Vasectomy Reversed?

Can you get a vasectomy reversed and still conceive?
profile picture of Jackie Gutmann, MD, reproductive endocrinologist, Reproductive Medicine Associates of Philadelphia
ByJackie Gutmann, MD, reproductive endocrinologist, Reproductive Medicine Associates of Philadelphia
Fertility Specialist
Updated
Mar 2017
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We all change our minds sometimes. So if your partner got snipped and either or both of you have had second thoughts, you’re probably freaking out that you can never  make a baby together. The good news: Most vasectomy reversals, which reconnect the tubes that carry sperm from the testicles into the semen, are fully successful. Vasectomy reversals can occur even if it’s been many years since the original surgery, but keep in mind that the longer it’s been since his boys were present and accounted for, the less successful the surgery will be.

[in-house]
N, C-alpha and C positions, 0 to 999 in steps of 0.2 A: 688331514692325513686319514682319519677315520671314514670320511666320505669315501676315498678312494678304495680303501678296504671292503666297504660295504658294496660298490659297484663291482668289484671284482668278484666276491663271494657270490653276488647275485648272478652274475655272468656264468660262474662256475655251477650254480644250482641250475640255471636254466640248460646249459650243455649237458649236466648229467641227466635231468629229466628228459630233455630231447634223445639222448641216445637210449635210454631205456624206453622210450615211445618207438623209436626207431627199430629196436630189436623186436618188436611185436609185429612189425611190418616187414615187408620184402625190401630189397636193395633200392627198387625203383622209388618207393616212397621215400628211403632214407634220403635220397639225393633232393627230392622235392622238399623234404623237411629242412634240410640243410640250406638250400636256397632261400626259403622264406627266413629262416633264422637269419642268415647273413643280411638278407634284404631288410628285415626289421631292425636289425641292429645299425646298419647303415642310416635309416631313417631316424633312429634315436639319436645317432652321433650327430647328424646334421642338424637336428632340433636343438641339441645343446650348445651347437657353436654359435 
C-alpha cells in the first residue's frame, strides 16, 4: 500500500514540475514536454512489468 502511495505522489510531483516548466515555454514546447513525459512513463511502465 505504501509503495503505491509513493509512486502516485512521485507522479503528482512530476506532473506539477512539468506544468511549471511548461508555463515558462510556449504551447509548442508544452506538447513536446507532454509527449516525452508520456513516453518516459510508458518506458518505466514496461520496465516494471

Though largely considered safe, like any surgery, vasectomy reversal is not without its risks. Your partner may develop bleeding in the scrotum, which can cause painful swelling, infection at the surgery site, pain, fluid buildup around the testicles and even sperm granuloma — where sperm leaks into the scrotum and forms an inflamed mass. Frequently this surgery is done on an outpatient basis, so your partner won’t have to spend the night away from home. He might consider having sperm taken while he’s under the knife and freezing them just in case the reversal doesn’t work. That way, the frozen sperm can later be thawed and used to fertilize eggs during an IVF treatment.

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